The 'Dementia-Friendly Communities and Organisations' Initiative

The Initiative funded by the Global Challenges Program, will see the UOW team with Alzheimer's Australia. Dr Lyn Phillipson explains….

Lyn and Richard pic

The increasing prevalence of dementia in our society, demands a shift in the social environments (attitudes, stigma, inclusion, organisational culture, and service delivery) and the physical environments (the land, buildings, furniture, public spaces, housing and transportation) within which we live. The creation of ‘Dementia Friendly Communities and Organisations’ requires systems of support that recognise the experience of people with dementia, and strategies to best provide assistance for them to remain engaged in everyday life in a meaningful way. 

“We know that our ability to maintain social connectedness and participation in meaningful activities contributes significantly to the overall quality of life for people as they age,” Dr Lyn Phillipson (pictured above with Prof. Richard Fleming) said.

“Whilst we know something of the features of cities and towns, which must be taken into consideration, that make a place ‘age-friendly’, we know much less about the particular priorities of those living with dementia and their carers. In response, this project looks to provide communities and organisations with practical information and strategies that will prioritise the consultation and contribution of people living with dementia and their carers to ensure that any age-friendly strategies are also dementia friendly,” she said.

By its very nature, the creation of Dementia-friendly communities and organisations, is a complex and multidimensional task, which can only be met by a dedicated collaboration of the community, researchers, service-providers and policy makers from a variety of backgrounds.

The Team

An expert multidisciplinary team from UOW will be joining with Alzheimer’s Australia during the initial planning and pilot phase of an Australian ‘Dementia Friendly Communities and Organisations’ initiative. The team, led by Dr Lyn Phillipson (Population Health) is: Professor Richard Fleming (Environmental Design), Professor Sandra Jones (Social Marketing), Associate Professor Peter Caputi (Psychology), Professor Chris Cook (Engineering), Dr Chris Brennan-Horley (Human Geography), Professor Andrew Bonney (Medicine), Helen Hasan (Information Systems) and Dr Christopher Magee (Psychology).

“My particular area of interest is ensuring that research methodology is inclusive and facilitates the participation of people with dementia and their carers. So often, due to the perceived ethical and practical challenges of including people with dementia in research, their voices are frequently not heard,” Dr Phillipson said.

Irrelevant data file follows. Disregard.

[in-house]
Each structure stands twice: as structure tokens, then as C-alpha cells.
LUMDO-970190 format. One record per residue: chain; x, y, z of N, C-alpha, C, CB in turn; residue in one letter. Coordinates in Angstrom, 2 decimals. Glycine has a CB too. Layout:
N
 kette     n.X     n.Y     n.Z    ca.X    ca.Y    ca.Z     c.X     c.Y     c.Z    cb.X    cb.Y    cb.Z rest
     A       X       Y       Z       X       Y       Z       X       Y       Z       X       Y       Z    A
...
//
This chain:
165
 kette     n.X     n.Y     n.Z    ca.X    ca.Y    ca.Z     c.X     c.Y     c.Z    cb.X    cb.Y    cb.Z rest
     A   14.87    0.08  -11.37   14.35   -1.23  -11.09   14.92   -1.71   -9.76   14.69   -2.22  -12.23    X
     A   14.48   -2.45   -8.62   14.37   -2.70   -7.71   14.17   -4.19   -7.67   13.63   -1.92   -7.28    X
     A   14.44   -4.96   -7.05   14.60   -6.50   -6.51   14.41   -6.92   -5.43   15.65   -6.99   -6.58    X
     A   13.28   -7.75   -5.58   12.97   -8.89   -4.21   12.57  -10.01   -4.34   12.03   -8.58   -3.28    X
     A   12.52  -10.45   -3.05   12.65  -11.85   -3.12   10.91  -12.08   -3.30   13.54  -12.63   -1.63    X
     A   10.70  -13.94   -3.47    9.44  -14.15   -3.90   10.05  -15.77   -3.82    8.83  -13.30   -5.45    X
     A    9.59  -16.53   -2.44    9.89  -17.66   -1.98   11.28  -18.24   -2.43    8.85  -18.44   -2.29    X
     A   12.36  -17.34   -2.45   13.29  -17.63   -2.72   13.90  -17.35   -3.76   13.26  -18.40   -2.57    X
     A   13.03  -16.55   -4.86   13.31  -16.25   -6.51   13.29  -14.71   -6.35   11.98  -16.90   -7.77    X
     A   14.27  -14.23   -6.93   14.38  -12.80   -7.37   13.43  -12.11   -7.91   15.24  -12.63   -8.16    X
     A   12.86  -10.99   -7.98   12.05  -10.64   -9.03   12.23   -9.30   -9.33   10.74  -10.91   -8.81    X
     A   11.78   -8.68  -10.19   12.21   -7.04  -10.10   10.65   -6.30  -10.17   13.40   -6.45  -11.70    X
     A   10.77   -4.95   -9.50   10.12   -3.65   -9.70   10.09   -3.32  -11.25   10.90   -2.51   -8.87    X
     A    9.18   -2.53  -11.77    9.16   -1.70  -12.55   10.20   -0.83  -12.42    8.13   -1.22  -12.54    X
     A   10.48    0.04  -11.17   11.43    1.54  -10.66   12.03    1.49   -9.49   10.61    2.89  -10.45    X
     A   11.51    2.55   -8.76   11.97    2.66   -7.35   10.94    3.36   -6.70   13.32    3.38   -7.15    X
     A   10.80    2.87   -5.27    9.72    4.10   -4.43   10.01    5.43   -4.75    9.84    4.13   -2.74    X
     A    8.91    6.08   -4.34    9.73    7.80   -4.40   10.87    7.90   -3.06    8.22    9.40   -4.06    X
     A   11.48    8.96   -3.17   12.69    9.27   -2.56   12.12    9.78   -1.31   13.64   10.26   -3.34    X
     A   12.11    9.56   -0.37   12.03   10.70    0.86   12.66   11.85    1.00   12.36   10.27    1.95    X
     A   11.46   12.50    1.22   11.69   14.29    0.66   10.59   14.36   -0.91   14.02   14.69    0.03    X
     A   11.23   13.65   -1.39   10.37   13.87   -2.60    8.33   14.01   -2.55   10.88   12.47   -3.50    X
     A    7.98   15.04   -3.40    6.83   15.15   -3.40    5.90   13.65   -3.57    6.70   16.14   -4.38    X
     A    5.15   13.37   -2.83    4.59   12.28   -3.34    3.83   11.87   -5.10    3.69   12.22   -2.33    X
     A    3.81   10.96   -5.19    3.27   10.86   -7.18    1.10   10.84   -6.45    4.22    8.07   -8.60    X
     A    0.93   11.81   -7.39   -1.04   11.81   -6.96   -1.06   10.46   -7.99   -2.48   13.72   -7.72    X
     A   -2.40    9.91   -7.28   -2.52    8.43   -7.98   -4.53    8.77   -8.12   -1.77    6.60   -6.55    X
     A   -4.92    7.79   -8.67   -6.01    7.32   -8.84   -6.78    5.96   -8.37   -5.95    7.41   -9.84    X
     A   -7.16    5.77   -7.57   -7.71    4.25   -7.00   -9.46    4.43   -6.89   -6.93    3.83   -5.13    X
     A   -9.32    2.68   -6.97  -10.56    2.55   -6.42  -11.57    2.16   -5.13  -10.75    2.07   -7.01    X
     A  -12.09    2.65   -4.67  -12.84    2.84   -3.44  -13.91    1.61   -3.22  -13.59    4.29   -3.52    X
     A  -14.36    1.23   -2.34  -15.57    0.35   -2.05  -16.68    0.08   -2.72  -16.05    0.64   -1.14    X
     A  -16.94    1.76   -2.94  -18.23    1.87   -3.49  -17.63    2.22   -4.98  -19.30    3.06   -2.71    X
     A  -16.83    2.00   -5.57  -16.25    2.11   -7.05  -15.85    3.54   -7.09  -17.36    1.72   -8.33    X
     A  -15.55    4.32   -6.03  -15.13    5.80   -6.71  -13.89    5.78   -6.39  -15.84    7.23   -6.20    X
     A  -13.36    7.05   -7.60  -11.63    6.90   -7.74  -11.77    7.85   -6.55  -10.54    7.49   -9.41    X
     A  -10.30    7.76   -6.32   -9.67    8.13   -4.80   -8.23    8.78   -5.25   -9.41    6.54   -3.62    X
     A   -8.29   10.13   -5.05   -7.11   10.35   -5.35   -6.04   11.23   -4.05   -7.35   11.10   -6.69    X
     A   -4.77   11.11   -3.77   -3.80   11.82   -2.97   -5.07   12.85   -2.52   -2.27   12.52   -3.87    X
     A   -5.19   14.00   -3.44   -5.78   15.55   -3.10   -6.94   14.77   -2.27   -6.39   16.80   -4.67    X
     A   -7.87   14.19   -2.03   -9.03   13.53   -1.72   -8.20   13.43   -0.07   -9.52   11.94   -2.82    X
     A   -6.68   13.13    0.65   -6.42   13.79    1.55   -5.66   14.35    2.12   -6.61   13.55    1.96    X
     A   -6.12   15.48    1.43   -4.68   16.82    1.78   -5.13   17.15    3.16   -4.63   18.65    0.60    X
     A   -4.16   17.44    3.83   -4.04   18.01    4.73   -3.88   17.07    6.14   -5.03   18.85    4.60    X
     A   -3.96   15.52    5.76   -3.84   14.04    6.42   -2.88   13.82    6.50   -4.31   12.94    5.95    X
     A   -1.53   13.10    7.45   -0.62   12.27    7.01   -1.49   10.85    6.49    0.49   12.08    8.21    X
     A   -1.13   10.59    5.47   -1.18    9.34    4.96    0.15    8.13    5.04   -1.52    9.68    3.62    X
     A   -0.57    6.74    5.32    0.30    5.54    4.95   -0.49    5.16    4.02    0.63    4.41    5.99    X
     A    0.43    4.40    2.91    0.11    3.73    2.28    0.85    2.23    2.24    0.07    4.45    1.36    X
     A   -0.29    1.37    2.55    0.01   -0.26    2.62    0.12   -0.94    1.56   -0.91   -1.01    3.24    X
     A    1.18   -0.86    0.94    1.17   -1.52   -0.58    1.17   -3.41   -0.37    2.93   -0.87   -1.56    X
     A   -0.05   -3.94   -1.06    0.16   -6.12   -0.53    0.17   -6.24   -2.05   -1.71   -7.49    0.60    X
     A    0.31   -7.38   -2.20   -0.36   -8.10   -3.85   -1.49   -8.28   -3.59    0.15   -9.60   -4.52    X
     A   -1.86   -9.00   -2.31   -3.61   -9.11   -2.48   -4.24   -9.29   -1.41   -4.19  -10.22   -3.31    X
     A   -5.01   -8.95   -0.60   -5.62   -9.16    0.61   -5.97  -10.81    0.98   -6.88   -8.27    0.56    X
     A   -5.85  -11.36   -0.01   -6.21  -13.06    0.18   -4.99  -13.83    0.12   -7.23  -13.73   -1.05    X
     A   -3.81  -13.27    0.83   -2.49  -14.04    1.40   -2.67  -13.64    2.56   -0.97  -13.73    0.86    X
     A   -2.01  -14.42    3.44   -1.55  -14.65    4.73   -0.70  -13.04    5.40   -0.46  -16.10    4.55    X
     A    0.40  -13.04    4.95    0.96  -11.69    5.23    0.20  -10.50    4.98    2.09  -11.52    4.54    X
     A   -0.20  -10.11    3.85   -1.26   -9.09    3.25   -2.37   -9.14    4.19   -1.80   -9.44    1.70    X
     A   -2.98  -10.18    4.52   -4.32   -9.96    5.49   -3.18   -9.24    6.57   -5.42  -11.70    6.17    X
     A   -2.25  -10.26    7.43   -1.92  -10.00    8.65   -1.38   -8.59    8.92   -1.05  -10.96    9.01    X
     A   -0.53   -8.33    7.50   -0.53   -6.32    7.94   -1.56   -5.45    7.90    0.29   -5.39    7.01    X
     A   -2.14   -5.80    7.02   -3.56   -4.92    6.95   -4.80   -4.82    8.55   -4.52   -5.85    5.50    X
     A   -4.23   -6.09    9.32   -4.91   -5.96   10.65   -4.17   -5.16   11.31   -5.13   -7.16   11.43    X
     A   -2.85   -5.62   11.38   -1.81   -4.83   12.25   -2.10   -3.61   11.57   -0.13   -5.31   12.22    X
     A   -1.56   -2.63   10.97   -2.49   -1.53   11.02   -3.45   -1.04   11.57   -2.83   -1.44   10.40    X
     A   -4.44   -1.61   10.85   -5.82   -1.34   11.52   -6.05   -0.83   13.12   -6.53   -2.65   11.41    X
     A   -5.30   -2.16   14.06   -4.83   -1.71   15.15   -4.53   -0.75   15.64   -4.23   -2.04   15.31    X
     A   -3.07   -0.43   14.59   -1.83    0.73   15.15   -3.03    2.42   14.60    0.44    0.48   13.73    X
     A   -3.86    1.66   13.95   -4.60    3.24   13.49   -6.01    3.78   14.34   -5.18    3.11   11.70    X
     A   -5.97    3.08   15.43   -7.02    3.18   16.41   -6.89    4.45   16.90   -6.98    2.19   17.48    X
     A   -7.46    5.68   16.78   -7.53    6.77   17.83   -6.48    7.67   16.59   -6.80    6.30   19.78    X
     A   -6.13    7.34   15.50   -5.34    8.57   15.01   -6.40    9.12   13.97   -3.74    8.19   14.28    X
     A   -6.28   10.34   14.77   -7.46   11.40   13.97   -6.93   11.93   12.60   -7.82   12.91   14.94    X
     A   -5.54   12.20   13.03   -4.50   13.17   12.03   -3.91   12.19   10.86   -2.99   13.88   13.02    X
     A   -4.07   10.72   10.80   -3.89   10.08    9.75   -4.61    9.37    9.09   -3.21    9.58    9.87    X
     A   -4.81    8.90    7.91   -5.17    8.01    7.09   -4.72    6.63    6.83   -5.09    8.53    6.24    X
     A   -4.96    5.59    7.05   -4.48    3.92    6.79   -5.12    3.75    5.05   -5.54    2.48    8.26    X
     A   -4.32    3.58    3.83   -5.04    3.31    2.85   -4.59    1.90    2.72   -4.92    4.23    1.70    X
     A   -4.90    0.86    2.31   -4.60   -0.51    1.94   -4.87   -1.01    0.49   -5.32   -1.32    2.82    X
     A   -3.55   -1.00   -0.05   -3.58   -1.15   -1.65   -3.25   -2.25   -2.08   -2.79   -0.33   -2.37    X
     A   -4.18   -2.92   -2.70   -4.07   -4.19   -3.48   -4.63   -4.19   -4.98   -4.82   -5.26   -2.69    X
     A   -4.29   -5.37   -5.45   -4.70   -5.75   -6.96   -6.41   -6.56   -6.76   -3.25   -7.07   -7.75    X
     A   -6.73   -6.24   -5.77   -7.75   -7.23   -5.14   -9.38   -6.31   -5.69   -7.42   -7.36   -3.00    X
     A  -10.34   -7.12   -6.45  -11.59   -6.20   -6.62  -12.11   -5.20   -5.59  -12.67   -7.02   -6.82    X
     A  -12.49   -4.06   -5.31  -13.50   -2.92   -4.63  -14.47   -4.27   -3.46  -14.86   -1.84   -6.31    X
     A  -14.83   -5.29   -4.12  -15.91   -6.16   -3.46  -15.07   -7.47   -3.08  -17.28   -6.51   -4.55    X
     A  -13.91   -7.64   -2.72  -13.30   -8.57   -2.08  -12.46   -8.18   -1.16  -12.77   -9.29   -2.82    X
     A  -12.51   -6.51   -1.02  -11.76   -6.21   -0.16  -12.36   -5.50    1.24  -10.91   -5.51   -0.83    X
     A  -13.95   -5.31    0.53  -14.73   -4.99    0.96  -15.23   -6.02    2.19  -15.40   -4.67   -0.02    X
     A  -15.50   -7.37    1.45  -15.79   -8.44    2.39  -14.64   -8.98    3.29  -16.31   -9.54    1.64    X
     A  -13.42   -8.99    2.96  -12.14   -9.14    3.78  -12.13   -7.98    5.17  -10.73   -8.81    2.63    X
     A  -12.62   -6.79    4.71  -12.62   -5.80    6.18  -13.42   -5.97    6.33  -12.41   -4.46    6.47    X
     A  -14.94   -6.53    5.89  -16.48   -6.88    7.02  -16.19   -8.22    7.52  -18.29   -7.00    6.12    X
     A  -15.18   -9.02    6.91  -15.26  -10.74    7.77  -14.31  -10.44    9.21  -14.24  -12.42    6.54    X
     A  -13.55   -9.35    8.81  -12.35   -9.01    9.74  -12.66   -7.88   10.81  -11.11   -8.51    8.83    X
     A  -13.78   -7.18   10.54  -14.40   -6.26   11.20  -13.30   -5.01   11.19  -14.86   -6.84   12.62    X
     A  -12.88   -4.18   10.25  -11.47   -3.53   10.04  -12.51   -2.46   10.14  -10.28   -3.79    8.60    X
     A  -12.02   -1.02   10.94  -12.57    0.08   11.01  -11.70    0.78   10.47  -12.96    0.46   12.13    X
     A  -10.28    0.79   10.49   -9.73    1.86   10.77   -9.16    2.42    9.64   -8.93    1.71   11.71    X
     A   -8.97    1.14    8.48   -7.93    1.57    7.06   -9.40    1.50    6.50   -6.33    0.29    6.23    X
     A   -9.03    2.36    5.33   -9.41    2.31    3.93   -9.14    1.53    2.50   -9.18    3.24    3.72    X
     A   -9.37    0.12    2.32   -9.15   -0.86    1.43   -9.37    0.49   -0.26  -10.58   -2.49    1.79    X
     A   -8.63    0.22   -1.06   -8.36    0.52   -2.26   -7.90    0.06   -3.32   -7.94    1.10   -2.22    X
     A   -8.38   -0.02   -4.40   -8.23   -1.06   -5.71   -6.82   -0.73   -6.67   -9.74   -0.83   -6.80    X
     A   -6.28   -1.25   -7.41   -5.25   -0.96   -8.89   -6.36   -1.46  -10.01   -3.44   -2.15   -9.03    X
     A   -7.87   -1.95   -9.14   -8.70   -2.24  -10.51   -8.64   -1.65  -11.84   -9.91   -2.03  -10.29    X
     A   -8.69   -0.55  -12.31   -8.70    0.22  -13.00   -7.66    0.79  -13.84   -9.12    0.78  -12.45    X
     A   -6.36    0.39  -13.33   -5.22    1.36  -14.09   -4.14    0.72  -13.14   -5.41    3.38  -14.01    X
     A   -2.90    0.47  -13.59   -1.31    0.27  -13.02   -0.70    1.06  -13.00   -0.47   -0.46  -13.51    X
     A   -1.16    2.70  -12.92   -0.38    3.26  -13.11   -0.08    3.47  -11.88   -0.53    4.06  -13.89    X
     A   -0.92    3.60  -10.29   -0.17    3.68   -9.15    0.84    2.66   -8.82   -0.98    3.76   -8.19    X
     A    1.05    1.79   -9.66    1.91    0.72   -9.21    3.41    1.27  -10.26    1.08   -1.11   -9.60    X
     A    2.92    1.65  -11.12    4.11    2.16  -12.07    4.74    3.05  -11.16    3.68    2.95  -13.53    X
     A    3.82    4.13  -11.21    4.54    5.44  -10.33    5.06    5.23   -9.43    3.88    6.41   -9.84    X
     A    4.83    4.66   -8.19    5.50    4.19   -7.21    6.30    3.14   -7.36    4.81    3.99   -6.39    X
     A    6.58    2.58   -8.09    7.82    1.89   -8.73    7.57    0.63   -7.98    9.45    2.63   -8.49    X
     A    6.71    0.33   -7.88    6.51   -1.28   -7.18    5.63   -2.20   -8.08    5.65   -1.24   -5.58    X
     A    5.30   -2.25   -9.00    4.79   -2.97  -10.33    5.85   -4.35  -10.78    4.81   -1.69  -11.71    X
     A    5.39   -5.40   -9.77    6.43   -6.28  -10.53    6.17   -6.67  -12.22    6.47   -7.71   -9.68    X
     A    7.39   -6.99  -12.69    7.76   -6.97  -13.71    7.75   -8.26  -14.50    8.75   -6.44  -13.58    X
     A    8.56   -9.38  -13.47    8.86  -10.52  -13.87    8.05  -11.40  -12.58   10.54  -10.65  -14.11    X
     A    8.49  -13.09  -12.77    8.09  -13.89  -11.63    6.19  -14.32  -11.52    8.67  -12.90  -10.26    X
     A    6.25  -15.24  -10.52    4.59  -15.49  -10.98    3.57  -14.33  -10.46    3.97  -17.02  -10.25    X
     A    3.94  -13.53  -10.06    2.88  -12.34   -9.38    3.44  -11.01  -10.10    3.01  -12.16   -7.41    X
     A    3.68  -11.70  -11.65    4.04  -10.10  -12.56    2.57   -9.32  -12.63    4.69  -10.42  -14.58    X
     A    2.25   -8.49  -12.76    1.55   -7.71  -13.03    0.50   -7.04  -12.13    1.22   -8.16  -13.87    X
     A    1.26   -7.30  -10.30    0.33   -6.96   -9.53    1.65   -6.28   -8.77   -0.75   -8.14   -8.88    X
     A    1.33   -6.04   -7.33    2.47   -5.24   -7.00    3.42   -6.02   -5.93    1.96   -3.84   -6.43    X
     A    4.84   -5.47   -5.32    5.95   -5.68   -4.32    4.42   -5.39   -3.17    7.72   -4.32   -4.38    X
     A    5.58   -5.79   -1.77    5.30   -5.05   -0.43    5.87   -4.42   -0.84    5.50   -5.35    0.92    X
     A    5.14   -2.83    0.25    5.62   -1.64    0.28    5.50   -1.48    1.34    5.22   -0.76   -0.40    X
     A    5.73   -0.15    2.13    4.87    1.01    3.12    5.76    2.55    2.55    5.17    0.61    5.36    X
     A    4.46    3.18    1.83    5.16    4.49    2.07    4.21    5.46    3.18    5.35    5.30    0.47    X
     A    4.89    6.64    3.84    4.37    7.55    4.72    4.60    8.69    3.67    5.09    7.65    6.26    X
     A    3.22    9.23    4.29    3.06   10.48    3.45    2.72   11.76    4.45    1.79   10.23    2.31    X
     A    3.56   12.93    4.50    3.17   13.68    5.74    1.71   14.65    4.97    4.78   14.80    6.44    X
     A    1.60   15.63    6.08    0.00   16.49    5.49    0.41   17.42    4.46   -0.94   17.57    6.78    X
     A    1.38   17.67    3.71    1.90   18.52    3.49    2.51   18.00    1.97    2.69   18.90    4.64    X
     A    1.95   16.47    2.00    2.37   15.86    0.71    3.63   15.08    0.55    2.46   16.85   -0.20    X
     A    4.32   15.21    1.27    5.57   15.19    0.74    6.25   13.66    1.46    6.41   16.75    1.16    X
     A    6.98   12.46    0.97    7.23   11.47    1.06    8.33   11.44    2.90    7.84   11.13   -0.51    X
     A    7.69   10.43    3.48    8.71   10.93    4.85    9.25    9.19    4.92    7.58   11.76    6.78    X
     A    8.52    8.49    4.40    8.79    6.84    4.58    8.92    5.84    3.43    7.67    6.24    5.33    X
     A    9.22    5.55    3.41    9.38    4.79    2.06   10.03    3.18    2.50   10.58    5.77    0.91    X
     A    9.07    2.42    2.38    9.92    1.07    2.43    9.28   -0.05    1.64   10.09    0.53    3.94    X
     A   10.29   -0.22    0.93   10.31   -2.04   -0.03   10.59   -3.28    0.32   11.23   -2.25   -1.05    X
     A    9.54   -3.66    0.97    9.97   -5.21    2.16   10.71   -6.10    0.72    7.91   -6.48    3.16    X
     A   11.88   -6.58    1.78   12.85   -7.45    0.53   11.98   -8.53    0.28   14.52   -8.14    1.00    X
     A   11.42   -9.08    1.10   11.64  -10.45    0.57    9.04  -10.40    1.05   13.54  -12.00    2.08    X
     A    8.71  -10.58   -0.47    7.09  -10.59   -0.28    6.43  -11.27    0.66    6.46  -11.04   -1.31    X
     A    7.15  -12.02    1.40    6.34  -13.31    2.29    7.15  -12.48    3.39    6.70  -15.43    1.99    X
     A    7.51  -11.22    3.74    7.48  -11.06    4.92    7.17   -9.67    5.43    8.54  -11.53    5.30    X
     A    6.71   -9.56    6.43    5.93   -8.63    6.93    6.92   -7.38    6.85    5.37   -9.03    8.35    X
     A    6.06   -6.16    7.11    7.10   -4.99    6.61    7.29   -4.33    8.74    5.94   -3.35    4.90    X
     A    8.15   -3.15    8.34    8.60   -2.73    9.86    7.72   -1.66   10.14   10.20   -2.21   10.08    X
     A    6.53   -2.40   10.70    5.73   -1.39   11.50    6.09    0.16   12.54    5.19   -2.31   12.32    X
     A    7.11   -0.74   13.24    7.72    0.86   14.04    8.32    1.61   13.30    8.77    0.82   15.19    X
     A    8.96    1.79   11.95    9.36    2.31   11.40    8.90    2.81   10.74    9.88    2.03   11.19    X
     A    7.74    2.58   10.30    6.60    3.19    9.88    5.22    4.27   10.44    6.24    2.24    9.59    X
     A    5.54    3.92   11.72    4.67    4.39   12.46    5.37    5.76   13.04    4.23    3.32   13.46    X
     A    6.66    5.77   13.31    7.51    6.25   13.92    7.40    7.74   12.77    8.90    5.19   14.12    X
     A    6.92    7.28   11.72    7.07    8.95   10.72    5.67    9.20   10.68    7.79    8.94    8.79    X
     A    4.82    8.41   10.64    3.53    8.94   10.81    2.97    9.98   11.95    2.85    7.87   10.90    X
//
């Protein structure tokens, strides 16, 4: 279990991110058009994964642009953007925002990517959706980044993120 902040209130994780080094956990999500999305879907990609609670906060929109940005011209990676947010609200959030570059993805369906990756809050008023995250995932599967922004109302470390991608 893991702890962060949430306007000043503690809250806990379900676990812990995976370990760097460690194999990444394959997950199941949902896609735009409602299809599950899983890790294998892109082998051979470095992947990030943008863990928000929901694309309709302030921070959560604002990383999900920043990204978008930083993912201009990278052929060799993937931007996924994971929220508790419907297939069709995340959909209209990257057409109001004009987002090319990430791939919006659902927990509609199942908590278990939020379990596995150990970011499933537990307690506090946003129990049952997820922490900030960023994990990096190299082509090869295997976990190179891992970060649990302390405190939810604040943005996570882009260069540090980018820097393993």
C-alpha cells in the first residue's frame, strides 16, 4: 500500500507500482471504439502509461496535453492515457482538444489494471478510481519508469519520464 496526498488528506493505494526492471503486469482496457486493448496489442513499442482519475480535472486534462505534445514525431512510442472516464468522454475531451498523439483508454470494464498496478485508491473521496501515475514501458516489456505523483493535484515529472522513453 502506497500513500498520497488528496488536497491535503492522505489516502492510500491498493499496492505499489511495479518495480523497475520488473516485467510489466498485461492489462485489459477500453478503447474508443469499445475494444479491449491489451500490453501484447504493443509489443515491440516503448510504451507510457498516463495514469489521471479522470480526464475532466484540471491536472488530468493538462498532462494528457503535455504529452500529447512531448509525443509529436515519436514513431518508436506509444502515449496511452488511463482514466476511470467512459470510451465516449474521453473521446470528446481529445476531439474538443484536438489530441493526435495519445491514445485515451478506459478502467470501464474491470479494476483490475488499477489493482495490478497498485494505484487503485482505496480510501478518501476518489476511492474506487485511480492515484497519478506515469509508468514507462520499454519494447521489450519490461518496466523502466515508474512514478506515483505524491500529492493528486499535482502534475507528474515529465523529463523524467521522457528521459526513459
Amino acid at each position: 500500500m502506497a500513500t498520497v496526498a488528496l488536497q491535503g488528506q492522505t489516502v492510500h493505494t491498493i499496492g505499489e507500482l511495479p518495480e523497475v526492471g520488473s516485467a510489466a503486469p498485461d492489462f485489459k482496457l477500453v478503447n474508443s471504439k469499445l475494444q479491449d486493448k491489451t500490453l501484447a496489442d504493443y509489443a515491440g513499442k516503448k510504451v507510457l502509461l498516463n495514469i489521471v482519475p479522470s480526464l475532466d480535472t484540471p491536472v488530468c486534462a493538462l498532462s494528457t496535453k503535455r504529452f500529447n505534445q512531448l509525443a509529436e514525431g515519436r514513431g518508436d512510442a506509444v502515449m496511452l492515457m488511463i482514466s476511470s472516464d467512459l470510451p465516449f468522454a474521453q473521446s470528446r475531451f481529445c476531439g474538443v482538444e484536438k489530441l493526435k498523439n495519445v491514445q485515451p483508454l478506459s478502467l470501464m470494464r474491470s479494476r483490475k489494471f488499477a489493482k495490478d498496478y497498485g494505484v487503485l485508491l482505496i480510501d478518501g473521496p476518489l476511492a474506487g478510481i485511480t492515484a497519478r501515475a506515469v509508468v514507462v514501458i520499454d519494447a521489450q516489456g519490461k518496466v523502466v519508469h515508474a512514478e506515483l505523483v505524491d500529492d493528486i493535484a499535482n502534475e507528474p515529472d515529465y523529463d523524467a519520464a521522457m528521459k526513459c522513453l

“I also have particular interest in the stigma surrounding dementia and the way that this impacts on social inclusion and utilisation of health and social care. This project has a particular focus on understanding how we can improve the capacity of communities and organisations in both of these important areas.”
“One of my colleagues on the team, Prof Richard Fleming, will also be given a significant opportunity to continue his work in the design of environments to improve the quality of life and participation of people with dementia. Whilst Richard’s previous work has focused on residential care and acute care (hospital) environments, this project will facilitate the translation of this expertise into community environments and public spaces as well, which is very exciting,” she said.

The Approach

This UOW Research initiative will utilise an ‘action-research’ approach to support the development of a multidimensional model to guide both the implementation and evaluation of the program during 2014. Action research is being increasingly used within translation projects due to its focus on assisting identification of both real-world problems and solutions.


• Partnerships – developed through the support of an active collaboration between UOW academics from distinct discipline backgrounds; Alzheimer’s Australia; and people with dementia (and their carers)
• Formative research – conducted within each academic discipline to assist with conceptualisation of a multidisciplinary model and its component parts to support the ‘Dementia Friendly Communities’ initiative
• Pilot data – collected from initial pilot ‘Communities’ (during 2014) to assist in problem definition, as well as inform strategies and evaluate their impact
• Publications - articles describing the processes which support the development of a model for implementation and development of the initiative
“The potential of this project to improve the quality of life and participation of people with dementia is enormous. We look forward to the challenges and opportunities that lie ahead as we work with our industry partner, Alzheimer’s Australia as part of responding to the global challenge to live well, longer,” Dr Phillipson said.

For more information about the Alzheimer’s Australia vision for creating Dementia Friendly Communities and Organisations see: 


Last reviewed: 29 April, 2016
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